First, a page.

• Do your daily activities require you to be more alert so that you can handle them safely? Do you operate heavy machinery or drive every day? When performing these activities, do you ever feel sleepy?
  • Do you have a history, or are you suffering from sleeping problems?
  • Are you reliant on caffeine to get you through the day?
  • Do you sleep more when you have an open schedule or sleep more on a typical workday?

Begin with the above-stated recommendations and use your answers to these questions to move towards achieving an optimal amount of sleep.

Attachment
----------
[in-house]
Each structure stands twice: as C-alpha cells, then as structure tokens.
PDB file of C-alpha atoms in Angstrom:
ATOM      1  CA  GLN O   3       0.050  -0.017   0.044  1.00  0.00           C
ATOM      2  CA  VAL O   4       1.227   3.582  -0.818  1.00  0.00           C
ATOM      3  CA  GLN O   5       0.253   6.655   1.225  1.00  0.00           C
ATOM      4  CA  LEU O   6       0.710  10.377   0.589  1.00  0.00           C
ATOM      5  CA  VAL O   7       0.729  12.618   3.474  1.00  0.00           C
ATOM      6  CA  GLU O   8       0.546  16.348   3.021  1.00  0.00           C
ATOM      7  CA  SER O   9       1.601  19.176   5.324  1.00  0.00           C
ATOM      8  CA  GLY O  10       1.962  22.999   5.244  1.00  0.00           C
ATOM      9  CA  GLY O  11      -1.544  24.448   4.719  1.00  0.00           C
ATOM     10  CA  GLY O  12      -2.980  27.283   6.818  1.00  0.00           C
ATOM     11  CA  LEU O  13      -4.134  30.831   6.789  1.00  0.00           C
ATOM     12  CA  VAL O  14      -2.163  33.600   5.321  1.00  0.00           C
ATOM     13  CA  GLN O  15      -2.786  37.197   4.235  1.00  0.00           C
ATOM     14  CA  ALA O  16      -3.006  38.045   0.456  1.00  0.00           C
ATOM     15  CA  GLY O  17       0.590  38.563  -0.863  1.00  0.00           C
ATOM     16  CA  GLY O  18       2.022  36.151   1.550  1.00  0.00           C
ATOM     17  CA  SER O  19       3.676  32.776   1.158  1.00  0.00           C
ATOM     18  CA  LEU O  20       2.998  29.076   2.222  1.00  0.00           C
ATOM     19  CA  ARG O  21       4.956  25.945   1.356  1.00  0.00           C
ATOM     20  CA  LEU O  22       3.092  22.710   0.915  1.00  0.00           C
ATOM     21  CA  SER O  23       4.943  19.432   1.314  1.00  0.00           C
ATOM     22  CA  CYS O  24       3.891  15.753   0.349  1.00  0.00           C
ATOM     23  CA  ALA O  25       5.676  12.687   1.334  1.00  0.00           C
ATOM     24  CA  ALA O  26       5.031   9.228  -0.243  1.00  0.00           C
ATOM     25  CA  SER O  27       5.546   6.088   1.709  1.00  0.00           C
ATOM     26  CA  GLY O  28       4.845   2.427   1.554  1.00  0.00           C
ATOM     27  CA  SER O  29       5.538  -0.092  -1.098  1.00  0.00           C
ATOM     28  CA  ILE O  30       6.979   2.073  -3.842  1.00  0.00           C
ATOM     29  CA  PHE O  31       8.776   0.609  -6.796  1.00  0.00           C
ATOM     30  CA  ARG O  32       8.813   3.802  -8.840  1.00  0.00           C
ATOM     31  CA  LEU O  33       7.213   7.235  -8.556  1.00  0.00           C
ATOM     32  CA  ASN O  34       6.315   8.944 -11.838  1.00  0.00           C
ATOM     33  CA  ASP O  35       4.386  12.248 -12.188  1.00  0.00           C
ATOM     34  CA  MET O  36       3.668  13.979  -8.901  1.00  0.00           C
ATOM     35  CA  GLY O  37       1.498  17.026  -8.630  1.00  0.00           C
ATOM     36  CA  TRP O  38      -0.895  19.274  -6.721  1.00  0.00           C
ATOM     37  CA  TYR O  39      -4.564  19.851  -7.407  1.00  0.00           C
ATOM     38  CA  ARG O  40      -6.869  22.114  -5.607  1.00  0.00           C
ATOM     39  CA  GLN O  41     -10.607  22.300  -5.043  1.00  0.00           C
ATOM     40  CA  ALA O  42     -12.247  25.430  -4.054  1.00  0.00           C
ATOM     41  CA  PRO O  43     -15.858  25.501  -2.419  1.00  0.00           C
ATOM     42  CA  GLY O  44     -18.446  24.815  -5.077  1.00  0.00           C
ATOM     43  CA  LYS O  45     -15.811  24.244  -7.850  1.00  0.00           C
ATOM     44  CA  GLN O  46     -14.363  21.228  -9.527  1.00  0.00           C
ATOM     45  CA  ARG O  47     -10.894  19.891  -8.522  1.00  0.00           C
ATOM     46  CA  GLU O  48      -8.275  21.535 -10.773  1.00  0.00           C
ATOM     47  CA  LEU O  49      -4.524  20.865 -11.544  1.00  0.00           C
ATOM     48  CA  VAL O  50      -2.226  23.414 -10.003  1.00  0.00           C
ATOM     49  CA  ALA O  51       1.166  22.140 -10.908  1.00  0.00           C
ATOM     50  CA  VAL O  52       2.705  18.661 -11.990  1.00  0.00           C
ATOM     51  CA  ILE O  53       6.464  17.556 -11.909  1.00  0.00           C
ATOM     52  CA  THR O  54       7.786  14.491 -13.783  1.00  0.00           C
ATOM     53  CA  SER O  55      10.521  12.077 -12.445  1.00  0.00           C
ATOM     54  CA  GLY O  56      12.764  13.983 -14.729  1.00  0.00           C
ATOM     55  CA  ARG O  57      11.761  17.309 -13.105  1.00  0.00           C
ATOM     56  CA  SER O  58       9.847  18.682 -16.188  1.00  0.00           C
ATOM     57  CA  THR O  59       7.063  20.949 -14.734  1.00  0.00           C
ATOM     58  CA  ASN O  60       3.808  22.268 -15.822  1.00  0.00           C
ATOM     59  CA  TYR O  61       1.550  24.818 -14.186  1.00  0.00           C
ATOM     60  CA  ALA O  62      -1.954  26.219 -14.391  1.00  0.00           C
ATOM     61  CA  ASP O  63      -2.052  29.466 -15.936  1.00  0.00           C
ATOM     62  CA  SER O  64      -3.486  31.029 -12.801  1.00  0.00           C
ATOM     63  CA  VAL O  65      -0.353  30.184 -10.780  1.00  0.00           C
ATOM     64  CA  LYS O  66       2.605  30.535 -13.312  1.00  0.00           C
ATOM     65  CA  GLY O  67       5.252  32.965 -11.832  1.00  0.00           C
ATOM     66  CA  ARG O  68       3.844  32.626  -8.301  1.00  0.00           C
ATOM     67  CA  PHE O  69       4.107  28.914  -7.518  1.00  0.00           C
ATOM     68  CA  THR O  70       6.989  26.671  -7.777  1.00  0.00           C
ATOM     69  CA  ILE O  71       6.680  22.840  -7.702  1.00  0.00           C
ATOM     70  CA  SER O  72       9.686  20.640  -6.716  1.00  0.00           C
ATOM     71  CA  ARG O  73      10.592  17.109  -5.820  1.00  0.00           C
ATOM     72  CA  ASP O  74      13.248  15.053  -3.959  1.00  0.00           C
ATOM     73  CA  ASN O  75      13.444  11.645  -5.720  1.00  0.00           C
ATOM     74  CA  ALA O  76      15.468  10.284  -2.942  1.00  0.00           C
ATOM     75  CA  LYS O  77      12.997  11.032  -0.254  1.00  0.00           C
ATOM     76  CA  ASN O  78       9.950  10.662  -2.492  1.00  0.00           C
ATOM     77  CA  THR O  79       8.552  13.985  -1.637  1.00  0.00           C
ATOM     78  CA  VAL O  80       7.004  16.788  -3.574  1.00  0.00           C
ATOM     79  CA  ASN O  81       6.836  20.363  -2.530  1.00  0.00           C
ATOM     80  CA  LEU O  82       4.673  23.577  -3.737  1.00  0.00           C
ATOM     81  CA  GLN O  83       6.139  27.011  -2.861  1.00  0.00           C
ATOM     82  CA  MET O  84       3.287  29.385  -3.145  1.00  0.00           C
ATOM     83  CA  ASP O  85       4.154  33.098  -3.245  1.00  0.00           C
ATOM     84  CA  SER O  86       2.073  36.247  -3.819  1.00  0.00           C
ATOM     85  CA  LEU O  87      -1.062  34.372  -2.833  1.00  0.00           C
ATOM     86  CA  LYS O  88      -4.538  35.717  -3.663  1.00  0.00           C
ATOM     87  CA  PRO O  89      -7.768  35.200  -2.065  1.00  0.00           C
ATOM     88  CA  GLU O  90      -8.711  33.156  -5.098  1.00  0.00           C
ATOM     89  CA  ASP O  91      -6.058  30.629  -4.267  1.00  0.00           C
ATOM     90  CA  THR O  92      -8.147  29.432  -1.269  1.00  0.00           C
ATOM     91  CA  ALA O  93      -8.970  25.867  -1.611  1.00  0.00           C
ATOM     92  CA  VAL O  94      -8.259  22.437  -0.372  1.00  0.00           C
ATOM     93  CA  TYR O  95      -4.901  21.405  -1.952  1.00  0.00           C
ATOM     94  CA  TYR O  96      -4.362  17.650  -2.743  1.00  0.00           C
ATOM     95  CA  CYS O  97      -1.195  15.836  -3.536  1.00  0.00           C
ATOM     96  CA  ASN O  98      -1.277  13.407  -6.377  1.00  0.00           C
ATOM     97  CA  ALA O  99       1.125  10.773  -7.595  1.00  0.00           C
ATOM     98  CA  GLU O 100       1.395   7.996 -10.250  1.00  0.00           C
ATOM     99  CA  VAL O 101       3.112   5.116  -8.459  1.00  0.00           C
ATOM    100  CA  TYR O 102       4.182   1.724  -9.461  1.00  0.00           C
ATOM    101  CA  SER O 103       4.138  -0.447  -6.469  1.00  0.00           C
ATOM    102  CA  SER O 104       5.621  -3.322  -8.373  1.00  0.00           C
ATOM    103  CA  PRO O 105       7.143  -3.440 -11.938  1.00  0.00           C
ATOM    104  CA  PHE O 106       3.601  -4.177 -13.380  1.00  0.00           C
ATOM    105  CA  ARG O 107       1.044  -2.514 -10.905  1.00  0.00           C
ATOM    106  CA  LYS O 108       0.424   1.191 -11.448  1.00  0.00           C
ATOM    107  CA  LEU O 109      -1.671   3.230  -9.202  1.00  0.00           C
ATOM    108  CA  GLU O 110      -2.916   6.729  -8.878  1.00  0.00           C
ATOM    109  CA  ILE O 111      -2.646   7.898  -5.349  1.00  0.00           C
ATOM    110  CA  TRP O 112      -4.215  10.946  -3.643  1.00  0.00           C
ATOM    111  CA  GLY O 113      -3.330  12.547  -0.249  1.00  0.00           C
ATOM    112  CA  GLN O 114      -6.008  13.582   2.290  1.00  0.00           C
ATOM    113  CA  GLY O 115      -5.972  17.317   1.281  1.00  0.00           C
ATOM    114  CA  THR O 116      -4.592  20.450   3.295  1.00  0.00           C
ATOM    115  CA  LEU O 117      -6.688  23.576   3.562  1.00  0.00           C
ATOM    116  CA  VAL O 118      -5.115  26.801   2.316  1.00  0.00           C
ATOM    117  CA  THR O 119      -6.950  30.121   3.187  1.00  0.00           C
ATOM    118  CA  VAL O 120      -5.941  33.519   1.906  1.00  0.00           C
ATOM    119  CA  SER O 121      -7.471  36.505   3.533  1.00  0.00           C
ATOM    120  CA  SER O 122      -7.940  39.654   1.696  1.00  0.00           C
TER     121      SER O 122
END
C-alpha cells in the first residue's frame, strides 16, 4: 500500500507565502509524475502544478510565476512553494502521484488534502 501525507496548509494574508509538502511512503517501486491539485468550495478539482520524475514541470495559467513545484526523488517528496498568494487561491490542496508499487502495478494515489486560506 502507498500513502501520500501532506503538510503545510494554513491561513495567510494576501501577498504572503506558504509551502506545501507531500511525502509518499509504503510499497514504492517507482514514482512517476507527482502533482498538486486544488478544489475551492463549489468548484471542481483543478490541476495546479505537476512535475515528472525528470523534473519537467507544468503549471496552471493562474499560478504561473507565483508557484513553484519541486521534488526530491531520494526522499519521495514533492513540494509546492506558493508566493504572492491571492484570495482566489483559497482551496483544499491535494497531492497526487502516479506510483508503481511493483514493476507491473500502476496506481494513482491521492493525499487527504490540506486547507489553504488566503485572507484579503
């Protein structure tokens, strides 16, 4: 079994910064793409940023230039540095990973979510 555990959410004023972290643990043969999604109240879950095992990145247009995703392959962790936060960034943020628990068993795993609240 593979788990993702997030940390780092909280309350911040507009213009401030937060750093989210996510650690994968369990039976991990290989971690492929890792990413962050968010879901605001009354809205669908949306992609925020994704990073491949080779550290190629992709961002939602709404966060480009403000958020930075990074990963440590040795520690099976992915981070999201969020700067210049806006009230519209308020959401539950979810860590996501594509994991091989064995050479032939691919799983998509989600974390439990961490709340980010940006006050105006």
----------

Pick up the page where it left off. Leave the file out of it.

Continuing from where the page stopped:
Person sleeping in bed

How Were The Recommendations Created? 

A team of 18 experts from different fields of science and medicine was convened to come up with this recommended sleep time. The panel members went through numerous validated research studies about sleep duration and main health outcomes such as cardiovascular disease, diabetes, and depression.  

There were numerous rounds of discussions and voting after studying the evidence. This allowed the team to zero in the ranges for the quantity of sleep necessary at different ages. The process took over nine months to complete.

Organizations like the American Academy of Sleep Medicine (AASM) and Sleep Research Society (SRS) have also presented their recommendations on the amount of sleep required by children and adults. Generally, all these organizations have findings that nearly concur as it is the same case to similar organizations in Canada.